It is perhaps ironic that the very first wreck I ever dived was the James Egan Layne, very probably the most dived shipwreck in the world, and probably one of the most popular….if Carling made shipwrecks…….
The James Egan Layne (Plymouth, England)
This was only my 15th open water dive, and for those who know the wreck it was the main Bow section, it would be years later I dived the stern section of the wreck which isn’t that far from the main wreck, but distinctly separate from it
The James Egan Layne was a “Liberty Ship” of WWII vintage, essentially utility boats made in the US in record times, basically of necessity, to out produce those lost to U Boats. The Liberty ships were made to the same pattern in multiple shipyards across the USA, they were welded, a fairly new technique, where ships of previous generations were steel hull plates riveted together. Riveting was a method of joining Two overlapping plates by drilling through them, pushing near molten dowels through the holes, and hammering the ends to make them “pin” the Two plates together. This was a slow and arduous method, meaning shipbuilding took many months, sometimes years to complete. Welding, by contrast, is a technique where an electric current is passed through metal between Two plates butted up against each other in a “run”, the metal creates a molten “bond” between the plates essentially joining them together, permanently, in a very much shorter time. Liberty ships could be “churned out” at an astonishing rate of 3 ships every 2 days over 18 shipyards in the US
The James Egan Layne was launched in 1944 and named after a US marine Engineer lost aboard another ship, the Esso Baton Rouge, sunk in the same manner, by a U Boat torpedo in 1942……… ironically the year U399, so central to the story of the James Egan Layne, was built. The James Egan Layne was a part of the US war effort, ferrying supplies vital to the UK and its allies, fighting Hitler and the Nazis in Europe.
The James Egan Layne joined convoy BTC 103 ferrying supplies from Barry Island (Wales), en route for Ghent (Belgium), when she unwittingly became a victim of the German U Boat U399 (Wikipedia) commanded by Oberleutnant Heinz Buhse. U399 had been laid down in Kiel shipyard 12th Nov 1942, launching 4th December 1943, and Buhse was on his first patrol after joining the 11th flotilla out of Bergen (Norway) and aged just 29 (U Boat Net)
The James Egan Layne was hit on the 21st March 1945 and survived the torpedo attack, with no casualties, to be towed ashore by the tugs Flaunt & Atlas (Wikipedia) in Whitsands Bay West of Plymouth. The U399 didn’t have the same luck as the James Egan Layne, only 5 days later she was sent to the bottom by the Frigate HMS Duckworth (U Boat Net) and 46 German U Boatmen went down with her….miraculously 1 survived!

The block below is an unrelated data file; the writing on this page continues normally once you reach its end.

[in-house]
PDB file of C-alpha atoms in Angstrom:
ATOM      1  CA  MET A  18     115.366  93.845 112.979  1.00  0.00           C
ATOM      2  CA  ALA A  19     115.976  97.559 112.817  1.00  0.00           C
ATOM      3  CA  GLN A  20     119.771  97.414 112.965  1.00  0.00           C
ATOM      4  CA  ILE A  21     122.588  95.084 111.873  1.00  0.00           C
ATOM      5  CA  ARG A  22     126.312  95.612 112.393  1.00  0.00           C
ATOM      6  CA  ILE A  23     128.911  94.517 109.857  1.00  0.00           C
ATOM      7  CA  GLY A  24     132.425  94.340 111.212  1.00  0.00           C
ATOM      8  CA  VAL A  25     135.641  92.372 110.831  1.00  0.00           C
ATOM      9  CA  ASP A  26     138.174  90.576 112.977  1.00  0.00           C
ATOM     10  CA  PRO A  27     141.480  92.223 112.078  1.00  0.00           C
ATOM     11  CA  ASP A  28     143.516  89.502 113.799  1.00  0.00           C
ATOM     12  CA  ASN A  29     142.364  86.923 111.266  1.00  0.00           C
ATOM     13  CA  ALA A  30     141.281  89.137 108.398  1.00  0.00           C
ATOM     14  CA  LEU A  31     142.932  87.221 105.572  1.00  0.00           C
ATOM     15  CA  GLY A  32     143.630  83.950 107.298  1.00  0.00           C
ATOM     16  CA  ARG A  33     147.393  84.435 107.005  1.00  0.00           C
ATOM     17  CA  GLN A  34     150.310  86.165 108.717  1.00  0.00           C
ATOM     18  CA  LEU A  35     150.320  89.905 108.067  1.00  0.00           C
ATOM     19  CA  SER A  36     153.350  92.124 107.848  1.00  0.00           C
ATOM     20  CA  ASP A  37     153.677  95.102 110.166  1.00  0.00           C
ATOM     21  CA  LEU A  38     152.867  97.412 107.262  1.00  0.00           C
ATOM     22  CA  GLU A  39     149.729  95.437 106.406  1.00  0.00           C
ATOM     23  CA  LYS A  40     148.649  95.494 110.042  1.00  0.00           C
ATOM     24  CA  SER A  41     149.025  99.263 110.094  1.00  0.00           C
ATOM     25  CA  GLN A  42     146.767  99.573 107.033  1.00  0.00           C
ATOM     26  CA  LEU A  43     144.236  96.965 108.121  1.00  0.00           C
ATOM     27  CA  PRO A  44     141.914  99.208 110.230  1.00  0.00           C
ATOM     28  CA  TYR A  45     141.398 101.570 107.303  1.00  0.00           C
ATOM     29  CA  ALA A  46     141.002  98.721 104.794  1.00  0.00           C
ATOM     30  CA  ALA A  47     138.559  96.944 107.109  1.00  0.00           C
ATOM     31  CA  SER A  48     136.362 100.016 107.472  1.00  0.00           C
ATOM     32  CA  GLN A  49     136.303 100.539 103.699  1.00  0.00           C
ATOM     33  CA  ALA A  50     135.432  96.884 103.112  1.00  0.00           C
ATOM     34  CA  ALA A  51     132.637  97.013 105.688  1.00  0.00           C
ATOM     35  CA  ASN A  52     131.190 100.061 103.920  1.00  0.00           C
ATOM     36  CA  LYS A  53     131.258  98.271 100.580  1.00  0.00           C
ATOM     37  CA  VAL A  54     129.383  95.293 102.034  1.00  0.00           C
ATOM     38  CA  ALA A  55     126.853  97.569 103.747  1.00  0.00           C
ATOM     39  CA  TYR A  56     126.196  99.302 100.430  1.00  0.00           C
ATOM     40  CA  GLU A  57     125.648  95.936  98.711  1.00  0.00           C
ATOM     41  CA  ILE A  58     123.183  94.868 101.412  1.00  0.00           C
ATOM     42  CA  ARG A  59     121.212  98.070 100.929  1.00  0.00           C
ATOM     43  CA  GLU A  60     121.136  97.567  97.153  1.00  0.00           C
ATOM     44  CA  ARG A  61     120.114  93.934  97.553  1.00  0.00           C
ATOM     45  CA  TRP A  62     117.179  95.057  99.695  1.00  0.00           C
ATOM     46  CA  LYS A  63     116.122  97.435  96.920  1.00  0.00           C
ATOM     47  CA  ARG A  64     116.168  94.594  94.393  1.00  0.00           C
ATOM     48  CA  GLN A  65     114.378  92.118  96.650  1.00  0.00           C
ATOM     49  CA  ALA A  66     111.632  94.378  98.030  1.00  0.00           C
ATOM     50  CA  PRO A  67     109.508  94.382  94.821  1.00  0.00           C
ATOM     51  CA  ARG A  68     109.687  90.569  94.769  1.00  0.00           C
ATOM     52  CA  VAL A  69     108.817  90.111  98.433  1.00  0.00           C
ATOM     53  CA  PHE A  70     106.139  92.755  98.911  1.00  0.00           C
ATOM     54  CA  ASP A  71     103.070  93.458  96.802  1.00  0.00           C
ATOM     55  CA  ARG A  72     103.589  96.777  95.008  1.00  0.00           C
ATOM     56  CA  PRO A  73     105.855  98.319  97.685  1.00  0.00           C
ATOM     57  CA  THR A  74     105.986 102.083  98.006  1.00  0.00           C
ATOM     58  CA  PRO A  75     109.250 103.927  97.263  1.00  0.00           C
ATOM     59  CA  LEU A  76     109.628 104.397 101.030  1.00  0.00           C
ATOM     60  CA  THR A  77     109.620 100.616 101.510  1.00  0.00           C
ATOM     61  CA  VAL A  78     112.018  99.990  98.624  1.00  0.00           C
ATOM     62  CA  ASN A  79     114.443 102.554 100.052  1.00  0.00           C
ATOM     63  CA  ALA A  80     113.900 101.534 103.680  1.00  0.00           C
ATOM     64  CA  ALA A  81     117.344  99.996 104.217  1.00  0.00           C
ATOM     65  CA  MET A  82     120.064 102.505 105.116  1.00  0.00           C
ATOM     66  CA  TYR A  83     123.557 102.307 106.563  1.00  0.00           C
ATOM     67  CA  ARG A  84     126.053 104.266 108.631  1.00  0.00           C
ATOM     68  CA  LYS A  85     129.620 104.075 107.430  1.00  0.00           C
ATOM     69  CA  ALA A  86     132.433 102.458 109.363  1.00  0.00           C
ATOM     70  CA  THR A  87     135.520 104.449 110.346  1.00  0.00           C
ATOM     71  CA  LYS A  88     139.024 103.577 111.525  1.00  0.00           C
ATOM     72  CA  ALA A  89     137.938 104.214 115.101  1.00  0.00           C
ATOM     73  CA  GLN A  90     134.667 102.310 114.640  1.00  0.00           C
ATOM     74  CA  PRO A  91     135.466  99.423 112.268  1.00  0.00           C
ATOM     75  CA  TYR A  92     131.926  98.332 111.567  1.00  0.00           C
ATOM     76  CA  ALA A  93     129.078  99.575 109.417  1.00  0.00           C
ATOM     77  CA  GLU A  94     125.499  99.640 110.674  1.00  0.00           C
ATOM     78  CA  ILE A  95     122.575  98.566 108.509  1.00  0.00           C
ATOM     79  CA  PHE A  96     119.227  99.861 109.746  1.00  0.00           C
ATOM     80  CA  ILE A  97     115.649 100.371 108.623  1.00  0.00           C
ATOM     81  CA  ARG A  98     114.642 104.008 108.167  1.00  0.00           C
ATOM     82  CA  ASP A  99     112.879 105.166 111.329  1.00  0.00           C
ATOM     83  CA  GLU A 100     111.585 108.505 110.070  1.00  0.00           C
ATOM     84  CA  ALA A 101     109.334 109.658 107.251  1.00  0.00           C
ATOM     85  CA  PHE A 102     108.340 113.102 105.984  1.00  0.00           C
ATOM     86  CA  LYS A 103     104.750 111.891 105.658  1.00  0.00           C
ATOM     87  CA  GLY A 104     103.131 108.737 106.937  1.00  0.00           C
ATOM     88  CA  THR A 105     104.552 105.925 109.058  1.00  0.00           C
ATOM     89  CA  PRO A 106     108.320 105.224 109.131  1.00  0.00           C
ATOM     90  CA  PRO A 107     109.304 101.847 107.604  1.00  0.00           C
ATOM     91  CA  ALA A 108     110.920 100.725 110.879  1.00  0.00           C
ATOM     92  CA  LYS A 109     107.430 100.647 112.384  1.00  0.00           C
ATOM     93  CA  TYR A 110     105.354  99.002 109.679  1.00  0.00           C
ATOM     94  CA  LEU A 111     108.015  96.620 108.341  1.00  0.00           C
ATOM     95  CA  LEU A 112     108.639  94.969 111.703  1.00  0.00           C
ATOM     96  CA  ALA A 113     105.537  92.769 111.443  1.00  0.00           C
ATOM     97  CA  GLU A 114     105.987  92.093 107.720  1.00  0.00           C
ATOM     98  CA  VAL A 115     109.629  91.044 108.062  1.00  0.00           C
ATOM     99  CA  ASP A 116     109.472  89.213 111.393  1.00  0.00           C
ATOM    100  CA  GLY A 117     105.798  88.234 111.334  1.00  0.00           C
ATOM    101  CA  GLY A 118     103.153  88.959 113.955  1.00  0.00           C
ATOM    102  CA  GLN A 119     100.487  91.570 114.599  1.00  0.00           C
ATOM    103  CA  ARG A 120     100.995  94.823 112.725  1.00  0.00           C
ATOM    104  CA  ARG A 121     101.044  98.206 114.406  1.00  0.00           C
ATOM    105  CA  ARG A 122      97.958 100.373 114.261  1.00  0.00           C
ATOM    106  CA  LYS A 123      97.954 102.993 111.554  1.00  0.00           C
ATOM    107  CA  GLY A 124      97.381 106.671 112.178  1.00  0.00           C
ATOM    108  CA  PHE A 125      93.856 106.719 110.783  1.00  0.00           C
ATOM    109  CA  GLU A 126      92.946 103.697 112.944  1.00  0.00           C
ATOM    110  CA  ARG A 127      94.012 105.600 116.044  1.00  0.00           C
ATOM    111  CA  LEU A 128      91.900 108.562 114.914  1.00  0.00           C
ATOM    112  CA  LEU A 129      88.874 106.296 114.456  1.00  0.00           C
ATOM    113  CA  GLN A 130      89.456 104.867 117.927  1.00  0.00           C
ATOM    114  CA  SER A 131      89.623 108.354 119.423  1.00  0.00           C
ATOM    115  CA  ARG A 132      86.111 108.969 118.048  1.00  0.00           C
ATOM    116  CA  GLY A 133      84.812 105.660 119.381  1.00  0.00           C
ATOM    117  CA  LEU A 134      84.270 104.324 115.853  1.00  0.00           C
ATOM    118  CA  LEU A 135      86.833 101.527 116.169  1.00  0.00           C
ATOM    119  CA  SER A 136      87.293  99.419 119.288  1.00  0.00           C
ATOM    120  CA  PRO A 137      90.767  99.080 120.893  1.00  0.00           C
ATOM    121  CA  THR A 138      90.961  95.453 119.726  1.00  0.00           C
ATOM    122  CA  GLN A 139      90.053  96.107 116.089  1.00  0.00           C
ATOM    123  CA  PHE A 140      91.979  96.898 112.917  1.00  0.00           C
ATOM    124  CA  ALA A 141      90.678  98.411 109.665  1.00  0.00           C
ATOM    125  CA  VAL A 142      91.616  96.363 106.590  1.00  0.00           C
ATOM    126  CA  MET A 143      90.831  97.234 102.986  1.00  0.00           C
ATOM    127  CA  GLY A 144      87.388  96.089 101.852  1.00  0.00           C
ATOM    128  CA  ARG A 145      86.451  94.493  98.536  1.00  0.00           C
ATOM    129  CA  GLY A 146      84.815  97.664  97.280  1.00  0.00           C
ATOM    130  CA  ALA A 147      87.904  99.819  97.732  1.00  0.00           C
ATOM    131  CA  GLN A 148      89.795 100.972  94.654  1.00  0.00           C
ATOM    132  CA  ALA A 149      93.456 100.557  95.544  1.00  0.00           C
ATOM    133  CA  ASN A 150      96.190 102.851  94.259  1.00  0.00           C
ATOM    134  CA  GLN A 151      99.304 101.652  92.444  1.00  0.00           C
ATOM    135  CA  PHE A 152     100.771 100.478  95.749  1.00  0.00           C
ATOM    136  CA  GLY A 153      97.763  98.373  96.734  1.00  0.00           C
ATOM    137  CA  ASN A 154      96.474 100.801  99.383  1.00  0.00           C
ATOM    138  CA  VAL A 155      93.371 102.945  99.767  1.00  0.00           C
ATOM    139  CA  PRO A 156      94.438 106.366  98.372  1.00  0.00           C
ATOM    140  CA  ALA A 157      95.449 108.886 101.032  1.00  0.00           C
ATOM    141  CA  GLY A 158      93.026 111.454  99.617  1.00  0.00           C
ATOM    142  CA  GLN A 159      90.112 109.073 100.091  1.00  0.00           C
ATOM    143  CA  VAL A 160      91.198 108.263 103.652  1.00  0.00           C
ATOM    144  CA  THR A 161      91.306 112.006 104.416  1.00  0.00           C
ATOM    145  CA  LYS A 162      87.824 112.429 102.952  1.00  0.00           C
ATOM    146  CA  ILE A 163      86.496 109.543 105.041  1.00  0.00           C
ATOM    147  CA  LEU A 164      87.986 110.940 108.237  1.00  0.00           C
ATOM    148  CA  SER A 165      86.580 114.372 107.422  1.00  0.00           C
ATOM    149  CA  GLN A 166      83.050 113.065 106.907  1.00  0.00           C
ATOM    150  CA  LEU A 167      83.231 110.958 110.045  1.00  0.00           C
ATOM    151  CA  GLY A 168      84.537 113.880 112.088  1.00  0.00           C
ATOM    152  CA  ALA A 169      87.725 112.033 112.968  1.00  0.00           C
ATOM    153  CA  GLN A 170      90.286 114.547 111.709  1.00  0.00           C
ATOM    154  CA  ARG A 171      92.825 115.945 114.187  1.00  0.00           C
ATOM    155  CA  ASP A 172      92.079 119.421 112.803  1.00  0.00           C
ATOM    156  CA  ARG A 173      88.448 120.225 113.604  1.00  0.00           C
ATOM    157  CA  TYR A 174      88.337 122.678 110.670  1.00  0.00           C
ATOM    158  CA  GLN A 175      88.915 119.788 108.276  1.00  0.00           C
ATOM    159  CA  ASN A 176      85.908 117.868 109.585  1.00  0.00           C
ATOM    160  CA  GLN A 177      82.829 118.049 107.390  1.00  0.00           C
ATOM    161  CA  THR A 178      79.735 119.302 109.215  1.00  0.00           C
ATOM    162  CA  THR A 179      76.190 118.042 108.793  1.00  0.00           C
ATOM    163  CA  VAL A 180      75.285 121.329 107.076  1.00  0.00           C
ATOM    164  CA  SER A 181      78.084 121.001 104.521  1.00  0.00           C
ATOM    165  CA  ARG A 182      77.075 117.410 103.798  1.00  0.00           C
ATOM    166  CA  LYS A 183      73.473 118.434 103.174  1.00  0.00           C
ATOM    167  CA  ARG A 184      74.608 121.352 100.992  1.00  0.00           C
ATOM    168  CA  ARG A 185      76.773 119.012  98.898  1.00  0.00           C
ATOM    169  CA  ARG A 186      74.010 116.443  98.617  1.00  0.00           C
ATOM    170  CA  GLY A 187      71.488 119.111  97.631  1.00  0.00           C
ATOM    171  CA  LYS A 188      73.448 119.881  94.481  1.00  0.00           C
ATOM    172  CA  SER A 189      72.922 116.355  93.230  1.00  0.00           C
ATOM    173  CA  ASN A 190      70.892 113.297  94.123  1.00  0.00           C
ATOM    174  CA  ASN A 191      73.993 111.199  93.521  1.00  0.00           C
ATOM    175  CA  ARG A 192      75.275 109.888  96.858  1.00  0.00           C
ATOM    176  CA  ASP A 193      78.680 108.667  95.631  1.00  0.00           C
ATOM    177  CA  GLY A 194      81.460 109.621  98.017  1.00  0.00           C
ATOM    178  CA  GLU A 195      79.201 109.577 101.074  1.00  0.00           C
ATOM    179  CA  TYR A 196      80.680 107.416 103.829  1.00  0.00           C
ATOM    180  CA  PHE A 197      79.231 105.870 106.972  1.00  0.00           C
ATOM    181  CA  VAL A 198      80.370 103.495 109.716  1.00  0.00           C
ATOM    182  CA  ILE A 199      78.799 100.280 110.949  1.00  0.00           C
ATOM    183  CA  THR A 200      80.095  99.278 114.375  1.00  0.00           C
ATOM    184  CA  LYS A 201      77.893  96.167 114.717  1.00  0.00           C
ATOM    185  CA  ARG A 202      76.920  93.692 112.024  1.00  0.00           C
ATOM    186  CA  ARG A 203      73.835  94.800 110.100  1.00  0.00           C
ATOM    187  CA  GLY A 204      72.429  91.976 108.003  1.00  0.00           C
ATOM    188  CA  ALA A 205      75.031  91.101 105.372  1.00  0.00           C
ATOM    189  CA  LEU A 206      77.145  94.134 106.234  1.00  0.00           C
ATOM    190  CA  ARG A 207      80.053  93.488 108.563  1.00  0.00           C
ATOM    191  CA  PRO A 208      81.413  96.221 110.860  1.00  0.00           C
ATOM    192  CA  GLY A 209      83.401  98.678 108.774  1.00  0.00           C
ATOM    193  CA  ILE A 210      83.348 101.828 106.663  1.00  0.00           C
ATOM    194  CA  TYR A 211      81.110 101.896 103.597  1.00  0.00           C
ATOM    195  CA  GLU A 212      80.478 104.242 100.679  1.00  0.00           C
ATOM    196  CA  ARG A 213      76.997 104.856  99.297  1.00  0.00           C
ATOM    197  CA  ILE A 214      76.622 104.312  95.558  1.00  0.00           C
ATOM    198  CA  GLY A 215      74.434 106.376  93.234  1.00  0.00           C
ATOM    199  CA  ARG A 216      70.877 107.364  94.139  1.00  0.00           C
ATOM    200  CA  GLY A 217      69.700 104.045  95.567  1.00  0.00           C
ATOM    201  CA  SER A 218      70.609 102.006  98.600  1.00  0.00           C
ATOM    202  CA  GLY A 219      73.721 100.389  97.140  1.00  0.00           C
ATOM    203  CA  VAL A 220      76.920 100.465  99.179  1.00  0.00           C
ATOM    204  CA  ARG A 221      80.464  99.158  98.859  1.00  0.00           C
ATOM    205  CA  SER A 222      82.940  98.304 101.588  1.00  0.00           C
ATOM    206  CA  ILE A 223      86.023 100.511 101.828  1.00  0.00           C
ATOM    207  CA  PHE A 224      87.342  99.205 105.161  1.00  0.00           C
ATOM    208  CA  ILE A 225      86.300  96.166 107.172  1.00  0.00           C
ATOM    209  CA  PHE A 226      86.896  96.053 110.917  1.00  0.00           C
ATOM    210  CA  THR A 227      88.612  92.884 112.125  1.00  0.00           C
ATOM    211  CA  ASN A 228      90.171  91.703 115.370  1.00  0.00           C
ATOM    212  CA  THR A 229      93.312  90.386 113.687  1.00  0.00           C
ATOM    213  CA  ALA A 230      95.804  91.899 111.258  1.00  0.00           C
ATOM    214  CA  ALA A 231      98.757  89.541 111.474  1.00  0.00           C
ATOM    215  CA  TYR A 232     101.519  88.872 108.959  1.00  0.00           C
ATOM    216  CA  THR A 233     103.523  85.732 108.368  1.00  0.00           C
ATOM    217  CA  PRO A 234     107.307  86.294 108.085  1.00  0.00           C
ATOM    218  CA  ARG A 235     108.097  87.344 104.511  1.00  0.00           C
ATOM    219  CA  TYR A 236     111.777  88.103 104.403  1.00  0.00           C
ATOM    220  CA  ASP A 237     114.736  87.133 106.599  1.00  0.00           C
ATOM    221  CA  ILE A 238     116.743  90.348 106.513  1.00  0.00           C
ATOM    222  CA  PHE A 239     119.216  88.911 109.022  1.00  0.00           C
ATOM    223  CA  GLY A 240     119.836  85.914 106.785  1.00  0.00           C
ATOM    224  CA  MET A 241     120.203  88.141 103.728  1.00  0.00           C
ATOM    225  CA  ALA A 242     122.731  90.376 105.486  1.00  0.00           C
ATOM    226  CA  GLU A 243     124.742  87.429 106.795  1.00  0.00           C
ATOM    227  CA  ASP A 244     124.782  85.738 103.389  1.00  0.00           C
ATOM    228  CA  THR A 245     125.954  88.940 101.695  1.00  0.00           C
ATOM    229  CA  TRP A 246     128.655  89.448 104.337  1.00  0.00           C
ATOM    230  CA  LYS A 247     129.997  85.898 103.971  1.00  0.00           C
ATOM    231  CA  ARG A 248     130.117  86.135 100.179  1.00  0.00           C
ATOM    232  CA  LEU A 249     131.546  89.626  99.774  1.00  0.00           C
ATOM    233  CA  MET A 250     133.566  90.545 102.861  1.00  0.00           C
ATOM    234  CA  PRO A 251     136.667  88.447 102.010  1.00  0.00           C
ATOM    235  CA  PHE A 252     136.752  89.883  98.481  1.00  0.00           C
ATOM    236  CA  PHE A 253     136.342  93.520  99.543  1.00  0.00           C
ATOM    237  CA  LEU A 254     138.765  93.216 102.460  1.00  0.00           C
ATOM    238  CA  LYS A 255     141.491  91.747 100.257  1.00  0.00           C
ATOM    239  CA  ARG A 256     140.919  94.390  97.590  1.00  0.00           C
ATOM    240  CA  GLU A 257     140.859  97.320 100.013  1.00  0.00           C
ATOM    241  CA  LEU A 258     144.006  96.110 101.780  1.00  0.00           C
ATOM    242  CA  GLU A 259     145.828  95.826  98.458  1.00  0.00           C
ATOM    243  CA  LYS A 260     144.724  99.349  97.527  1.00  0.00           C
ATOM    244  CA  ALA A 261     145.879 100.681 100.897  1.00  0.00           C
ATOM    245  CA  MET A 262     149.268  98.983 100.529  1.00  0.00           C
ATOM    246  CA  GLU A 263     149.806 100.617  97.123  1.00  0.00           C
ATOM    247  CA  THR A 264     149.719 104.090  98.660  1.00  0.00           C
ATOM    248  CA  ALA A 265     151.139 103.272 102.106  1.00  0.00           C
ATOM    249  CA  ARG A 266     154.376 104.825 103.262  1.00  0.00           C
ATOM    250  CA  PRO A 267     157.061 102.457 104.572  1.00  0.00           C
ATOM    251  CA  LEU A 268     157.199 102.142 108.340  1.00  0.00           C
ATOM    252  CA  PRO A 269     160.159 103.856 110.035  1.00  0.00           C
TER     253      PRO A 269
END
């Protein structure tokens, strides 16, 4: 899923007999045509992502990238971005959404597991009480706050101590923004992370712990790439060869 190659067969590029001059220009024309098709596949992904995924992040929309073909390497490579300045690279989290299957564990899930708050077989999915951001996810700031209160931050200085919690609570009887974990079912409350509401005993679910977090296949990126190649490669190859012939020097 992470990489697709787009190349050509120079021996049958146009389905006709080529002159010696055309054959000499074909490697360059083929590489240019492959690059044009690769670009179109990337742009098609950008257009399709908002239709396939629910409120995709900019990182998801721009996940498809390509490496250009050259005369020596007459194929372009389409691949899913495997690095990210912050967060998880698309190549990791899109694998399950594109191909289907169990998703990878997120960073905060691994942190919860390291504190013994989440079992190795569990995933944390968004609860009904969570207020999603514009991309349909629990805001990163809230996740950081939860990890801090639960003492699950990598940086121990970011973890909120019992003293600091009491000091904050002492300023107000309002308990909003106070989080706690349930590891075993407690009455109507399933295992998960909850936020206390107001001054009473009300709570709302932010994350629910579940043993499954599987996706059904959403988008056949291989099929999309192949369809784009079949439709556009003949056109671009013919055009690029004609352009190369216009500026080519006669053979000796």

I recall there being little current running on the day I dived her, 10th of July 1991, I was taken by the huge amount of dead mans fingers on her, she literally looked White along huge sections of the landward side of the bow section, an eerie sight as anyone who has seen dead mans fingers will attest to……My Little Red Wreck Log records the dive “10/07/91 PLYMOUTH “JAMES EGAN LAYNE” Descended shot line to prow dropped over the side and moved round the prow, re-entered the prow section and dropped to the lowest accessible level, plenty of wreckage, good viz, up to 10m, small Pollack shoals and the odd small Wrasse lots to see, the superstructure is rotting heavily, access to one lower forward section same condition throughout. Air In 150 Out 50 Buddy Roy“
I was with a diver called James and we were diving from Cee King, a 25′ hard boat out of Plymouth, we made our way through the very open hull on the Starboard side, then up through the Two deck levels we could easily access through the shattered remnants of the ribs and deck supports. I was spoiled on that first wreck dive, I loved it, for all its eerie Green haze and the limited 10m or so of viz we had on the dive, not bad for the area as it happens, I could make out mashed metal everywhere but I couldn’t readily identify much, I did see a couple of large reel-type objects, the kind industrial electric wire might be wound around on a civil construction site….There were fish too, Bib and small Pollack, occasionally, when we disturbed them from their shadowy hiding places, or they swam bizarrely down the hull plates in small shoals. They were nice to see and, along with the odd Wrasse, showed what a haven a shipwreck becomes to wild-life and soft corals everywhere
At the time there was no way I could afford an underwater camera and there were not the huge internet resources now available to us, the image above is a great development, one which I believe came from Aberdeen University research, and a combination of Sonar and Bathymetrics (sea-bed topographics) along with some clever GPS work. It is amazing to see clearly where James and I swam on that first breath-taking dive, on one of this Earth’s most iconic shipwrecks…….
Tomasz Michałowski says
Wow, that was a great read through. Finally, somebody who really thinks and is familiar with what they are writing about. Quite hard to find these days, especially on the internet. I saved your blog and will make sure to keep coming back here if this is how you always post. Many thanks, keep it up!
Colin Jones says
Tomasz, that’s very kind of you, glad you enjoyed the site. Best Regards Colinj